Further, all this time they have devoted an enormous proportion of their national resources to building up their military capability. Their forces on the ground in Europe and on the borders of Europe outnumber the North Atlantic Treaty forces many times in the numbers of men, of guns and of tanks, and so do their air forces in fighters, bombers and transport aircraft. At sea they have built a navy of formidable size and strength; it is far in excess of anything that they could conceivably need for their own defence. In nuclear weapons they have constructed an armoury of a size which, if it was ever used, could destroy the whole of Europe and a good deal of the United States of America.

Under those circumstances, the duty of the British Government was crystal clear. In concert with our allies, steps had to be taken and resources devoted to seek to provide a level of defence which would deter attack. Successive governments have done that in spite of the fact that there are always other highly desirable items on which to spend money. It is my firm belief that that is the reason why we have been spared a major war for 43 years.

Now however it begins to look rather different. Mr. Gorbachev has been in power in the USSR for three years and has shown himself to he a very different man from his predecessors. There are many changes afoot in his country. Modest criticism of the government is allowed. The discussion of alternative political ideas is permitted to a limited extent. Even the idea of working for oneself rather than for the state—that is, private enterprise—is beginning to be put into practice.

Two developments affect us directly. The first is the withdrawal of troops from Afghanistan. That appears to indicate that the USSR have recognised the fact that the spreading of their political system by force—at any rate, in Afghanistan—is not as simple as they thought. We could have told them that because in all the years that we ruled India we were never really able to stop the Afghans from doing much as they liked on the border.

The second development of course is the INF Treaty. That agreement between the United States and the USSR to reduce the level of forces between East and West the first such agreement since the war—must be a great landmark in history. Everyone hopes that the discussions which are going on in various places will result in a further agreement for further reductions. But here precisely lies the difficulty. Many voices will be raised calling for reductions in our defence effort, telling us that there is now no reason to spend billions of pounds on items which we do not need and that instead we should spend them on other items which we should all like to have. Is it right to listen to those voices? Is it safe to do so? How genuine is the apparent change of heart in the Russian leadership? How secure is Mr. Gorbachev in his new role as President of the USSR? I do not know the answers to the last two questions, but it is upon them that the answers to the first two questions hang. All I know is that over the coming months those matters will engage a great deal of the Government's wisdom and time; and I have no doubt that they will be the subject of much discussion in your Lordships' House.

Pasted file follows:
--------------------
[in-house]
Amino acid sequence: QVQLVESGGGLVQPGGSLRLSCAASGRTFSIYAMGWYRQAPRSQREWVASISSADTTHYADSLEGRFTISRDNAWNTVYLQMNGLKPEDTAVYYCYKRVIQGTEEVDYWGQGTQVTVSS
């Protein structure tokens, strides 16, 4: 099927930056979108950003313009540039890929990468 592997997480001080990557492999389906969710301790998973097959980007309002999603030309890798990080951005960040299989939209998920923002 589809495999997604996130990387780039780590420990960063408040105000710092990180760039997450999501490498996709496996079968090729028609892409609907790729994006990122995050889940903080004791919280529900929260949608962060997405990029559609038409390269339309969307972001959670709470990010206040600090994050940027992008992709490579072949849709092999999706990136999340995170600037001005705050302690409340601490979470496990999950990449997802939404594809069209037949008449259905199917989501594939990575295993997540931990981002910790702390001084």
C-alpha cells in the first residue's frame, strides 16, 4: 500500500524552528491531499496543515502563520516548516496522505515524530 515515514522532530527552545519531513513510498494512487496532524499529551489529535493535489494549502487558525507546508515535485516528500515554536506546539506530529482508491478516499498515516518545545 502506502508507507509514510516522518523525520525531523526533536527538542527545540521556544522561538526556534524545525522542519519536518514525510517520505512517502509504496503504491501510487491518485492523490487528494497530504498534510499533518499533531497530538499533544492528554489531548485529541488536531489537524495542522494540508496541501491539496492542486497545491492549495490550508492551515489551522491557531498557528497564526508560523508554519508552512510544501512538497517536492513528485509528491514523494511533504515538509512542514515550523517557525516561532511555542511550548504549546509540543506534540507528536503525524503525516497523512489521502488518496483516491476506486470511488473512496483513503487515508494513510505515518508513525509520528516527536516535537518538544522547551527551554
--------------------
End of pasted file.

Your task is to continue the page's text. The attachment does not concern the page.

Unhappily, there is another threat which we must face; it is that of terrorism. We are only too well aware of the murderous activities of more than one organisation in the United Kingdom. Week after week—sometimes almost day after day—we hear and read of atrocities committed by one group or another in pursuit of their political aims. The problem is not confined to our shores but it is almost worldwide. Some countries are in an almost worse position than we are.

The difficulties in dealing with the evil are many. It is said that one cannot change a persons' political aims by locking him up, and that one cannot change an organisations political objectives by removing some of its members from circulation. That is true, one cannot do so. However, one can demonstrate beyond a peradventure that society is so resolute in its view that violence should not he allowed to change our society that those responsible will seek other more peaceful ways of trying to achieve what they want.

We have approved more than one law designed to deter the terrorists. I was glad to hear in the gracious Speech that a new Prevention of Terrorism Bill is to conic before us. We do not yet know its precise terms. but I hope that they will serve to strengthen our determination—which is so frequently expressed by my right honourable friend the Prime Minister with the support of your Lordships—that terrorism must never succeed.